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Clouds Film Inspires All to Fly a Little Higher

Kimberly Carr - Digital Media Producer

During Zach Sobiech’s senior year in high school, he received the news that the cancer he had been living with, osteosarcoma, had spread. What happened in the following months was a series of brave actions that led to unknown rewards. A gifted musician, Zach and his best friend and songwriting partner Sammy immediately determined to follow their dreams in the time they had left together. Their song “Clouds” soon went viral, and Zach was able to watch as events began to unfold.

One could imagine that Zach might not realize the shape of how his life would touch others, but his mom Laura Sobiech knew differently. She is sure that the future had not only been mapped out by a divine Author, but that He actively connected everyone involved in the events that led to the making of the movie Clouds. Her memoir, Fly a Little Higher, along with Zach and Sammy’s song, caught the attention of news outlets and members of the creative community.

Clouds is not simply a posthumous tribute. Zach is still living – through the dedication of his mom Laura, his family and his friends, and the creative vision of filmmaker Justin Baldoni.

Starring Fin Argus as Zach, Sabrina Carpenter as Sammy, and Neve Campbell and Tom Everett Scott as Zach’s parents Laura and Rob, Clouds spins the tale of a heartfelt and, at times, gut-wrenching journey through love, grief, and chasing dreams.

I sat down and talked with Laura Sobiech and director Justin Baldoni recently to collect some of their thoughts about their filmmaking endeavor.

Laura, you were a guest on The 700 Club when your book Fly a Little Higher first came out in 2013. Even doing those first book interviews, did you have any inkling that it would bring you to this day?

Laura: Well…yes.

That’s awesome! How did you know?

Laura: Well, because I had Justin Baldoni working in the background and I knew that, even at that point, I knew he was passionate about this project. We talked about it a little bit, even before I wrote the book, even actually before we met. There were so many parts of this story that were so incredibly grace-filled that even like Sammy Brown's mom and I would talk. given how things unfolded with the enormity and unexpected twists and turns of the story and where it had already taken us, It just, it doesn't in a lot of ways it doesn’t surprise me at all. And I kind of expected that that might be where I've landed, but I never thought it would be Disney+. I think it got a lot bigger than any of us ever expected.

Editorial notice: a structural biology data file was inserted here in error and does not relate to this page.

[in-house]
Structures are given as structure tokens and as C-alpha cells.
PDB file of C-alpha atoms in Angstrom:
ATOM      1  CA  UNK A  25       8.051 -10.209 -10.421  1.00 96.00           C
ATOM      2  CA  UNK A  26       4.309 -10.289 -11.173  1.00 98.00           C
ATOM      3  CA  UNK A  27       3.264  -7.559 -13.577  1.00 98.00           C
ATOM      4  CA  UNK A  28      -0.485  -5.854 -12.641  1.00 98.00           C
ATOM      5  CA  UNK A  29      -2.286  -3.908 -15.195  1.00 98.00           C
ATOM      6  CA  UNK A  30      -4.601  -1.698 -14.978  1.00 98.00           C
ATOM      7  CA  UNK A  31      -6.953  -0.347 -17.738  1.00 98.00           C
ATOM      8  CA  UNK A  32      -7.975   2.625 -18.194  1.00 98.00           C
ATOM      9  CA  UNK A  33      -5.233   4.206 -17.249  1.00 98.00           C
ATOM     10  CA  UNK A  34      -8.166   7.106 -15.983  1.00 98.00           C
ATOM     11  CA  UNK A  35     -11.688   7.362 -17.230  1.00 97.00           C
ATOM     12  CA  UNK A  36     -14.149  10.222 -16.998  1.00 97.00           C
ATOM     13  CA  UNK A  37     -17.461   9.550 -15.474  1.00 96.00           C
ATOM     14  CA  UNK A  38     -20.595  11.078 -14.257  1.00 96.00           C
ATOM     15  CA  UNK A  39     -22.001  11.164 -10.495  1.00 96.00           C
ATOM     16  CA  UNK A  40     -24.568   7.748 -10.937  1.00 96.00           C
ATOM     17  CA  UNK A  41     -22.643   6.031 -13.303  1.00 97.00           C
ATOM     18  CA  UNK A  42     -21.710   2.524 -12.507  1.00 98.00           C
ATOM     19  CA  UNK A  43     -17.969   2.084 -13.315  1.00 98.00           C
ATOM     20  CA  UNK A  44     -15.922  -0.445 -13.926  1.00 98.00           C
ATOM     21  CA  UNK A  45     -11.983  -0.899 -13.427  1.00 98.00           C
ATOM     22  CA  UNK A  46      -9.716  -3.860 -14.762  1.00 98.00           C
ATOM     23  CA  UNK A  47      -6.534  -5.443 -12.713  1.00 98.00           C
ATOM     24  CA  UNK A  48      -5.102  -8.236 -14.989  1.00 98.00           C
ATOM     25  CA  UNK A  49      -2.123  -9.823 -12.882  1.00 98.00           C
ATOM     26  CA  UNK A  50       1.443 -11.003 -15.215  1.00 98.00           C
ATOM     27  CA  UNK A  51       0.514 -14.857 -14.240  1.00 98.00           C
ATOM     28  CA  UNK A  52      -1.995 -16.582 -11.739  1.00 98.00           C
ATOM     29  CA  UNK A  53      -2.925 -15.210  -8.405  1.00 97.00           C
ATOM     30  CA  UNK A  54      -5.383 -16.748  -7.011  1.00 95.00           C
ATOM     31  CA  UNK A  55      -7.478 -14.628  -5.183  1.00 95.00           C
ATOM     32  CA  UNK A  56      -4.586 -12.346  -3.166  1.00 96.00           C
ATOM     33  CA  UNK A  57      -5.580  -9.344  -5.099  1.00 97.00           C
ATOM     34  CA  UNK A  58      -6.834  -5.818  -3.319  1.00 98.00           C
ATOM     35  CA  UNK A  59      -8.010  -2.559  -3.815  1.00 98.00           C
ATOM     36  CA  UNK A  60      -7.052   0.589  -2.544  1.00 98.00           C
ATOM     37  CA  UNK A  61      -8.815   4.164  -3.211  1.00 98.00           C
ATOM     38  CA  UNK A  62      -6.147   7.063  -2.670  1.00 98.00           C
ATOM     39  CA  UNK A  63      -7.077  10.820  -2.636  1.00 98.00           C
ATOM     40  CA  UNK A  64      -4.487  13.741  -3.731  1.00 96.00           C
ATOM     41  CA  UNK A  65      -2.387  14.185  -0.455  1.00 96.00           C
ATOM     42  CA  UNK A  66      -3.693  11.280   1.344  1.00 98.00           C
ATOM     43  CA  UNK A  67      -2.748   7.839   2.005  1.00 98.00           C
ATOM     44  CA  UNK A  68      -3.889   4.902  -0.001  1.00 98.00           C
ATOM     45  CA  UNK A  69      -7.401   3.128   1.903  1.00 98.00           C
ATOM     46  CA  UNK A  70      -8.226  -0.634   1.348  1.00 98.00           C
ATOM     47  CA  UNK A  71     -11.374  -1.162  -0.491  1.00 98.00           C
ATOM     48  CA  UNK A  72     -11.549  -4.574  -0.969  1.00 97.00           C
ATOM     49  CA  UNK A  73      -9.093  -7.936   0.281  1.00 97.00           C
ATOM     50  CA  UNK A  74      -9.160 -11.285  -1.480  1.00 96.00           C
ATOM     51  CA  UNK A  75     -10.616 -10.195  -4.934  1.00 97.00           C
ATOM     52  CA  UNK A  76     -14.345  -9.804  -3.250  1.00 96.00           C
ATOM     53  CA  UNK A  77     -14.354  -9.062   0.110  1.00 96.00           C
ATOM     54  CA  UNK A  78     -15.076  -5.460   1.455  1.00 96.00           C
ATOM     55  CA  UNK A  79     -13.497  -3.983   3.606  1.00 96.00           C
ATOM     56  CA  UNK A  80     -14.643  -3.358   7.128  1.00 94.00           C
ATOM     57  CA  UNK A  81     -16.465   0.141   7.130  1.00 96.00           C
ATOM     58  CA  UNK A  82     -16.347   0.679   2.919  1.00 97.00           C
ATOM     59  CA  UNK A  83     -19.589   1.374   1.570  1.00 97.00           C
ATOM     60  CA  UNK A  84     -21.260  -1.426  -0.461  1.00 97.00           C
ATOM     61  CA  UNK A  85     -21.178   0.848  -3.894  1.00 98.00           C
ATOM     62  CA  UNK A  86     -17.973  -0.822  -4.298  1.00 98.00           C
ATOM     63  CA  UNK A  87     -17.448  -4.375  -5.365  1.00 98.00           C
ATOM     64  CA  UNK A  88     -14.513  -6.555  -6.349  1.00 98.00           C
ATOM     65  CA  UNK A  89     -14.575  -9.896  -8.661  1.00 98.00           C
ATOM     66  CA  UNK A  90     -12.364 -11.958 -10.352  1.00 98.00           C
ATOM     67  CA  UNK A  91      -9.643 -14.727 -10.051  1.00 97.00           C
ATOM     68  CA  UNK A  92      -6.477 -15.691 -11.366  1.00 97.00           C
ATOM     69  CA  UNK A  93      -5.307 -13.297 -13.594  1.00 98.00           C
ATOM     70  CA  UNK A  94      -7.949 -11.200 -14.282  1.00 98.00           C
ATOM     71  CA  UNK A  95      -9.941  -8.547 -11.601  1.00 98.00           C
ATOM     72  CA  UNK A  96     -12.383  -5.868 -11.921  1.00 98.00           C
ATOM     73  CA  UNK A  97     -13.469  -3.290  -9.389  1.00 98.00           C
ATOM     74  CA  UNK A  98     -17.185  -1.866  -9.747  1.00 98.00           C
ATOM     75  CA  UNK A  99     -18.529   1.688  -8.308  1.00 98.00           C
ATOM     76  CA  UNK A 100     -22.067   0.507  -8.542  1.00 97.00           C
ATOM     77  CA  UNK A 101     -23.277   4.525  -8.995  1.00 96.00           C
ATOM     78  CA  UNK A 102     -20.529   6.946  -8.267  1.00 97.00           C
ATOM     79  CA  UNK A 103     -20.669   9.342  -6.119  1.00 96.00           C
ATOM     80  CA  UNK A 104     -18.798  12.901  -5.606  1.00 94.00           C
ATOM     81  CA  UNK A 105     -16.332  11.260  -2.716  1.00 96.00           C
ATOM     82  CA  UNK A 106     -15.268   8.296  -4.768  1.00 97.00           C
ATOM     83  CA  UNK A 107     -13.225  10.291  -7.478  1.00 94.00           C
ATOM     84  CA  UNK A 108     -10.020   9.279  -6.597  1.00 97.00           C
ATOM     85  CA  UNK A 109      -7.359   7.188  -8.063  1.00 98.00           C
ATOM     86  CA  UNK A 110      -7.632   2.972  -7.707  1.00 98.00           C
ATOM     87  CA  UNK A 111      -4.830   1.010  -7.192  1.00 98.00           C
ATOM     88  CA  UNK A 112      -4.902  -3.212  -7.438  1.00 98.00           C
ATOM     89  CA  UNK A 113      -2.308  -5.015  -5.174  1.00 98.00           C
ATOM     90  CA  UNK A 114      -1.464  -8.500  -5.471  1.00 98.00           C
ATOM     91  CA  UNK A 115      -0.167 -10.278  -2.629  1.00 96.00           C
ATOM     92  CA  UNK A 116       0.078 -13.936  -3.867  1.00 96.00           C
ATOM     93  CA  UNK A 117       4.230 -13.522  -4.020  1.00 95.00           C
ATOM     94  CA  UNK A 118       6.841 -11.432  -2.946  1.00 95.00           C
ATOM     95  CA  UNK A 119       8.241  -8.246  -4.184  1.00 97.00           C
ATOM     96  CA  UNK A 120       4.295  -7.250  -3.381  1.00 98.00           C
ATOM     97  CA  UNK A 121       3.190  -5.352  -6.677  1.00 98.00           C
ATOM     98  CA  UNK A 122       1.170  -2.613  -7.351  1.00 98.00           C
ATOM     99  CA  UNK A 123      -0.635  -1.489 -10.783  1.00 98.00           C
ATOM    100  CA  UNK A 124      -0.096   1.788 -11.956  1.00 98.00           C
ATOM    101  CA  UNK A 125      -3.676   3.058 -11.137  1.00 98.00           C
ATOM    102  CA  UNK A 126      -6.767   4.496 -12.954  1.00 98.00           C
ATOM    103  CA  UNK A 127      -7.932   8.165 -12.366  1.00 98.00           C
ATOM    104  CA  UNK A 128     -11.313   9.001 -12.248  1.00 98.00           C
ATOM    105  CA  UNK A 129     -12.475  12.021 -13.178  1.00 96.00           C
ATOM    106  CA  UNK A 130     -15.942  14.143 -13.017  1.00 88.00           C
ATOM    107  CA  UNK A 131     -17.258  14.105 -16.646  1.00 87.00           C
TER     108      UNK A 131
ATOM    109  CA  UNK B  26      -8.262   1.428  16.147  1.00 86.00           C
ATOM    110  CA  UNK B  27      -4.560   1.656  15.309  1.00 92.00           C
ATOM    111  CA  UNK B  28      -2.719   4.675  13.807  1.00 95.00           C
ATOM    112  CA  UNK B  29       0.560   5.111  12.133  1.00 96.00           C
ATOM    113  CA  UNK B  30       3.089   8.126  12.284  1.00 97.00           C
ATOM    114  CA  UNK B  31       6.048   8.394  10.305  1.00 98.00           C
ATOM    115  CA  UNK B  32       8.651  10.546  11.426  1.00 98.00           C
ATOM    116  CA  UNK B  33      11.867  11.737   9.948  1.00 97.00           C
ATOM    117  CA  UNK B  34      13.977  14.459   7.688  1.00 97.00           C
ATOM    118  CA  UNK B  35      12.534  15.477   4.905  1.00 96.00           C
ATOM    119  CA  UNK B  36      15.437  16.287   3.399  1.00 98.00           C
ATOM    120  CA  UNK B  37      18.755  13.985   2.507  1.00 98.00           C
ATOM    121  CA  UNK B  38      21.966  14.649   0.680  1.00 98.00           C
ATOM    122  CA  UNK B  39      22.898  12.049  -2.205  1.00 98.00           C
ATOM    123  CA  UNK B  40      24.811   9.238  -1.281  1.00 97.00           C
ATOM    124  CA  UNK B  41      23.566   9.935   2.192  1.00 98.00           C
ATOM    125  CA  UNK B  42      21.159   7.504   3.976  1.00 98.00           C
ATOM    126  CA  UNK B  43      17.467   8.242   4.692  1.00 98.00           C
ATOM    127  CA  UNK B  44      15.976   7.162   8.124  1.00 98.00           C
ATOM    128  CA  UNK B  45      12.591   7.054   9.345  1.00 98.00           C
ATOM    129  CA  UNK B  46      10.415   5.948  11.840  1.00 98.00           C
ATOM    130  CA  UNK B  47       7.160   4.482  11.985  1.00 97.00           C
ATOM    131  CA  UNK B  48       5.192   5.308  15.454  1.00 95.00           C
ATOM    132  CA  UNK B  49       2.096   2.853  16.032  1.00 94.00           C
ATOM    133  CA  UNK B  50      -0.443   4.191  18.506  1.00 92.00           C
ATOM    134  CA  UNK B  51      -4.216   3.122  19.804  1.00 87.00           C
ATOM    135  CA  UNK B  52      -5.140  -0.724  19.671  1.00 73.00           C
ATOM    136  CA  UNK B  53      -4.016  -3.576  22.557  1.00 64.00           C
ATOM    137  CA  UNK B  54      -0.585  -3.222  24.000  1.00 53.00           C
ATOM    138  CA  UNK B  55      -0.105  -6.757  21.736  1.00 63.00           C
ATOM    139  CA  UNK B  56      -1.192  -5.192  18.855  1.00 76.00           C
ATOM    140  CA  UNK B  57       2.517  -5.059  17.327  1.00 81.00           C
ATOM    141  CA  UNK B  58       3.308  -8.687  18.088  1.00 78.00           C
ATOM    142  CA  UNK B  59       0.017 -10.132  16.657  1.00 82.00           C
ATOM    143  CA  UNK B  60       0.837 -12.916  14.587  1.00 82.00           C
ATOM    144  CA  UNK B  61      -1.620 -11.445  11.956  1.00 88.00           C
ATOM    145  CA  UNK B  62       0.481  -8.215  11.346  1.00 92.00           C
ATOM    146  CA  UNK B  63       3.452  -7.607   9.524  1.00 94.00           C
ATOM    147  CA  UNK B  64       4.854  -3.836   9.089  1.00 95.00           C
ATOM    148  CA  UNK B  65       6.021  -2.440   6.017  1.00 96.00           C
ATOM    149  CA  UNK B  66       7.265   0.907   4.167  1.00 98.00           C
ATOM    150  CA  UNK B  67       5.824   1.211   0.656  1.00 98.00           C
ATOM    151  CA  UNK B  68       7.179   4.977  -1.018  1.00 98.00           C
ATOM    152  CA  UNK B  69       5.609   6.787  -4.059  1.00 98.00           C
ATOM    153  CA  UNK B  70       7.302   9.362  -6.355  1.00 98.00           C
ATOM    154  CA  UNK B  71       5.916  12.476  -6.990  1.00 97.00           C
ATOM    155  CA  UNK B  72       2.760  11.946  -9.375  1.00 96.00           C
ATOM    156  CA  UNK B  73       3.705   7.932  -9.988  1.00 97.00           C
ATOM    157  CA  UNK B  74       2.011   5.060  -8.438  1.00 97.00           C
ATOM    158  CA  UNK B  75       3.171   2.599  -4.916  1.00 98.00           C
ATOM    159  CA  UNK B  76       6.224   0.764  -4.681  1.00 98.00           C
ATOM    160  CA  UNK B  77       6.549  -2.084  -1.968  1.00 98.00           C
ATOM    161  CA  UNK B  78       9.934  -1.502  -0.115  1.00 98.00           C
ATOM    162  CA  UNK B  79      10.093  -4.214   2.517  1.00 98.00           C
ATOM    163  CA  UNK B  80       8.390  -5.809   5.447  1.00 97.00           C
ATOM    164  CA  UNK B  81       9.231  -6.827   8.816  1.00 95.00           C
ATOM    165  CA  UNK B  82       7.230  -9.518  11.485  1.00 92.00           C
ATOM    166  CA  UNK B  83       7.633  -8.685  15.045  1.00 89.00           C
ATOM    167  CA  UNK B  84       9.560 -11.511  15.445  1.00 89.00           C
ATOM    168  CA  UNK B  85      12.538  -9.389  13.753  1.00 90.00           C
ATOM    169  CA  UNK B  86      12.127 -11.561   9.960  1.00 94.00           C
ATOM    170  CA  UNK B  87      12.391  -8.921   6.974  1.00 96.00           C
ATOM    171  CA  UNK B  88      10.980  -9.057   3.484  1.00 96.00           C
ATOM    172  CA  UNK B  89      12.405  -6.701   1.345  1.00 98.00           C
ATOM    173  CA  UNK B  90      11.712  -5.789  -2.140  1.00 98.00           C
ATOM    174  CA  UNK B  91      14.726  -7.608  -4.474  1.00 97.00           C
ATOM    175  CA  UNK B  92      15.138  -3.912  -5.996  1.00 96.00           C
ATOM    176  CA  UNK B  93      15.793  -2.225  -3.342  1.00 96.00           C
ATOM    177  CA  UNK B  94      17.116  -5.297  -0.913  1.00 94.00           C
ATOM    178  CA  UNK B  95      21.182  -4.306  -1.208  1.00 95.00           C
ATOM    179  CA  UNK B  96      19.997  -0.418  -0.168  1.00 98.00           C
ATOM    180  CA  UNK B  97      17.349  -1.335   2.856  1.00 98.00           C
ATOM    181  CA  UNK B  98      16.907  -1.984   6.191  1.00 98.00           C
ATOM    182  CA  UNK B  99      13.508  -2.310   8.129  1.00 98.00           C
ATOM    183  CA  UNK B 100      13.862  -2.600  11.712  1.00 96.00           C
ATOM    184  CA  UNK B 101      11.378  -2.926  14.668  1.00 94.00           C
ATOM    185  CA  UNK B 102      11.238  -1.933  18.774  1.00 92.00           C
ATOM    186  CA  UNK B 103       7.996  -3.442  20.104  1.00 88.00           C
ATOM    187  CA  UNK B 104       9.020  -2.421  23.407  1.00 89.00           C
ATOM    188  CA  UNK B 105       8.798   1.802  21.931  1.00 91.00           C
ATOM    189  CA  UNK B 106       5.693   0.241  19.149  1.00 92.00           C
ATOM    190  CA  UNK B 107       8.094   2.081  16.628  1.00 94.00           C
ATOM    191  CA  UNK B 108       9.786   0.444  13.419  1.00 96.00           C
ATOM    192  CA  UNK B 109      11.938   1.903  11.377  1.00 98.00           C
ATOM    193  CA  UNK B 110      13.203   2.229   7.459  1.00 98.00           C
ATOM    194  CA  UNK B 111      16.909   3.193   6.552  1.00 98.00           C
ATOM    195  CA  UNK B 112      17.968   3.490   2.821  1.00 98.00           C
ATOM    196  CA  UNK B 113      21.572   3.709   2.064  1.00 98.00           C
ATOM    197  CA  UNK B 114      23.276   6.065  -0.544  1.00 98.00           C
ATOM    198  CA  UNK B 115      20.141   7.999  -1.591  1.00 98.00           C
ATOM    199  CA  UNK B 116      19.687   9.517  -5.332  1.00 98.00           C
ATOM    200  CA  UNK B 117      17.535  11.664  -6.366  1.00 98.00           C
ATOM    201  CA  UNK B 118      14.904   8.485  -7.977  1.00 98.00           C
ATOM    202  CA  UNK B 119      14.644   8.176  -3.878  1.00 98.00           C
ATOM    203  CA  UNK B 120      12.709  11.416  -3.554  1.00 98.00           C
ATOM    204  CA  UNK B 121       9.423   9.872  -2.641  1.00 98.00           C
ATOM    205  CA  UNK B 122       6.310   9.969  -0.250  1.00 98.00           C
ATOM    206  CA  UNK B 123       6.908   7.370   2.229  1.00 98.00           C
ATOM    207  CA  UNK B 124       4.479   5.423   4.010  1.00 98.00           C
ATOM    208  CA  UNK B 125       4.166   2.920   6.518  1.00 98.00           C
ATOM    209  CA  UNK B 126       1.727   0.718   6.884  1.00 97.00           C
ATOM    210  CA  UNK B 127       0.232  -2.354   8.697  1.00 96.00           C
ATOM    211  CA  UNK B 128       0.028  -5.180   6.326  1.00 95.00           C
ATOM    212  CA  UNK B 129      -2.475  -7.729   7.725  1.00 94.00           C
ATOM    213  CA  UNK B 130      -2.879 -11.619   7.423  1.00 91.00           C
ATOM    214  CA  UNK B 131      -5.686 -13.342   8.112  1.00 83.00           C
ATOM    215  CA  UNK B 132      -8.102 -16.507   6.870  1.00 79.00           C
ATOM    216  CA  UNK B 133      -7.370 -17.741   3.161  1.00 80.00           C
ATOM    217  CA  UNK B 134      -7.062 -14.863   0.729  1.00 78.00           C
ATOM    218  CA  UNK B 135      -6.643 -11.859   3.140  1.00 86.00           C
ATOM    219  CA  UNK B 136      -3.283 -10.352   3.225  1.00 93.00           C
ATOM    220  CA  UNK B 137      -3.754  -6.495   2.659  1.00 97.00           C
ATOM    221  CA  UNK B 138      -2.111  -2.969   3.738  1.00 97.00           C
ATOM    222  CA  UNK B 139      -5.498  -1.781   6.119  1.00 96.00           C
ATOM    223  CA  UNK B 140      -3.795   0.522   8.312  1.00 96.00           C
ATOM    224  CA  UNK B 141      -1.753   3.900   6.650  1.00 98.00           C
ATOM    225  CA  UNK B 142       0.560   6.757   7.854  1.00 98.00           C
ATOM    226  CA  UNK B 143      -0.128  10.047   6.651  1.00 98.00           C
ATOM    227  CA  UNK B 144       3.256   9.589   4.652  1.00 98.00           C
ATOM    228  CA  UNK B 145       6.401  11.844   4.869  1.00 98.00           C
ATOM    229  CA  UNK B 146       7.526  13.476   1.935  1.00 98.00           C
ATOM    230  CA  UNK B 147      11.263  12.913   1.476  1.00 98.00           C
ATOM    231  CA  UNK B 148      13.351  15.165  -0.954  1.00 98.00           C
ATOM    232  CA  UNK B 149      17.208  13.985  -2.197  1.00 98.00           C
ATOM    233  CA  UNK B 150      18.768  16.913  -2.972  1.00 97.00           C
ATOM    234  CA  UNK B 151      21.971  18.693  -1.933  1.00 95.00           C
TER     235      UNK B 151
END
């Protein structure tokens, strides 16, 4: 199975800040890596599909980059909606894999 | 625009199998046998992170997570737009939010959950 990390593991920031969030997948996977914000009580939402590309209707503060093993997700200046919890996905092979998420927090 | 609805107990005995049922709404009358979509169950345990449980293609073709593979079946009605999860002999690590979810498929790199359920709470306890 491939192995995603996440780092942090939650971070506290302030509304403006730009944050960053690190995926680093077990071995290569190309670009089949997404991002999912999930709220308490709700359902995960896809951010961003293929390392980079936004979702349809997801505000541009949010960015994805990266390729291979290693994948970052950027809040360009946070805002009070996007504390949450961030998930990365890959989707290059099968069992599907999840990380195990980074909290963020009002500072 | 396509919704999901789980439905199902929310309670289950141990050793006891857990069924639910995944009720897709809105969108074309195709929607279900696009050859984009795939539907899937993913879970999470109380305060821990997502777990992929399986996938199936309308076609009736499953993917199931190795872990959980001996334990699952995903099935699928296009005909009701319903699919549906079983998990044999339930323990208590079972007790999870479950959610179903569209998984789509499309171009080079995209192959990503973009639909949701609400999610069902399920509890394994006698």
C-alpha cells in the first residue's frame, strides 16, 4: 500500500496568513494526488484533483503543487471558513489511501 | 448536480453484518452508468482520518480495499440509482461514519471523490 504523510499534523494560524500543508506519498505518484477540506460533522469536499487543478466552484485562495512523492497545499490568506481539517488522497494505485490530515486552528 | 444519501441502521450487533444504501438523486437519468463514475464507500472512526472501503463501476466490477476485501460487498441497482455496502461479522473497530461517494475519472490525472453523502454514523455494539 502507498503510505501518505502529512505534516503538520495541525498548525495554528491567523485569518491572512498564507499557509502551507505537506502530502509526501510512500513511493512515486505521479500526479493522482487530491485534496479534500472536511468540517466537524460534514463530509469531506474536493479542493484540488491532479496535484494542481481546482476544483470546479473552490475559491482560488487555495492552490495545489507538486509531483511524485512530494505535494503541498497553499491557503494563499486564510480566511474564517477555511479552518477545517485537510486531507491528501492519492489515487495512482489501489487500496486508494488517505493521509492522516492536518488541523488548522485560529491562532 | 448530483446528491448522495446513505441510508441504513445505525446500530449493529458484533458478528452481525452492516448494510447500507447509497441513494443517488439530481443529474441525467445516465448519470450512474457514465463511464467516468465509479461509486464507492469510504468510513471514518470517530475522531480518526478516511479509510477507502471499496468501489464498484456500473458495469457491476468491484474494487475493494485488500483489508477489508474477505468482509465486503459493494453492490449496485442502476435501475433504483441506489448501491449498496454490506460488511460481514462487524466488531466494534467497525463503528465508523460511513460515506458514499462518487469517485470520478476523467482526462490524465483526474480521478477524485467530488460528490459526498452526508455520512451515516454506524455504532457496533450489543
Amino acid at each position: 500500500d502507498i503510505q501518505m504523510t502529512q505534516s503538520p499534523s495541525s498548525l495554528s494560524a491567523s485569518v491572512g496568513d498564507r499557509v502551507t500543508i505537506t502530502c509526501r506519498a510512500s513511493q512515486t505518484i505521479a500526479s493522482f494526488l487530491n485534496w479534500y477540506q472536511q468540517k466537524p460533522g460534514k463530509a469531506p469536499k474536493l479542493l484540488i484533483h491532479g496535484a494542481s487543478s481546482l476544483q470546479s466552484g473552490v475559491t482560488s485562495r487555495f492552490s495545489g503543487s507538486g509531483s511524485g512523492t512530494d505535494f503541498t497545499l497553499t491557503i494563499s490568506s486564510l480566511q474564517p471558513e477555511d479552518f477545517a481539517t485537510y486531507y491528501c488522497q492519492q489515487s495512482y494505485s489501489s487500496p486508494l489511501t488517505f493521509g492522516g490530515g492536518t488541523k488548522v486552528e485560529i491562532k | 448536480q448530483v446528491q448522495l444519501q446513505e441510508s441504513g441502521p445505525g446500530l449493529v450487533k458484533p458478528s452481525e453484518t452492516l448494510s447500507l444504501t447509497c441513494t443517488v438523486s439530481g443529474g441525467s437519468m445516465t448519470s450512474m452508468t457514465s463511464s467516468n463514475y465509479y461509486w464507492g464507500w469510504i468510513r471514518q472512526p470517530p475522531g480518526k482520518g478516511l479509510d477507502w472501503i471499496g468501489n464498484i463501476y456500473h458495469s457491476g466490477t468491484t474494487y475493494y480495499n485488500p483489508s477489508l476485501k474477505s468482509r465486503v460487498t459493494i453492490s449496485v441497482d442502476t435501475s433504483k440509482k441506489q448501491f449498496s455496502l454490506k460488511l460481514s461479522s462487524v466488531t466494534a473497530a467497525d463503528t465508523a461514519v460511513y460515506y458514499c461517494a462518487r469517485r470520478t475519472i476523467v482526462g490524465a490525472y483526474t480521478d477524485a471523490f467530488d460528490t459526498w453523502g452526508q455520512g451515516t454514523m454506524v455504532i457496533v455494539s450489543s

So then Justin, how did you first hear about Zach and Laura's book?

Justin: Well, I was shooting a documentary series called “My Last Days.” I had taken a break from acting. I actually left acting to kind of pursue my passion as a storyteller to just try to like touch people's hearts and shift perspective. And the show was me traveling the country and documenting the lives of incredible people, living with a chronic or a terminal illness. And I had shot six of the documentaries and I was looking for a seventh and I stumbled on I stumbled on the CNN article about the song. It was right as it was beginning to go viral. It was December of 2012. Oh my gosh. I was sick in Italy. I was feeling so sorry for myself, I was with my then girlfriend now wife and I randomly clicked on this news tab, which I had never done. And I heard the song 20 seconds of it.

It's hard to explain. But because we're talking about faith and God here, it was a deep knowing that this story was going to change my life and also the world. And I immediately reached out to Laura and we started talking and she allowed me into the family to come and tell Zach’s story as a part of the series. And I think we all just kinda fell in love. I mean, over the course of that experience. ‘Cause the show was intended to also be a healing experience. It wasn't just about exploiting these amazing people who were living with a terminal illness, it was about how can we also use this as an opportunity to heal?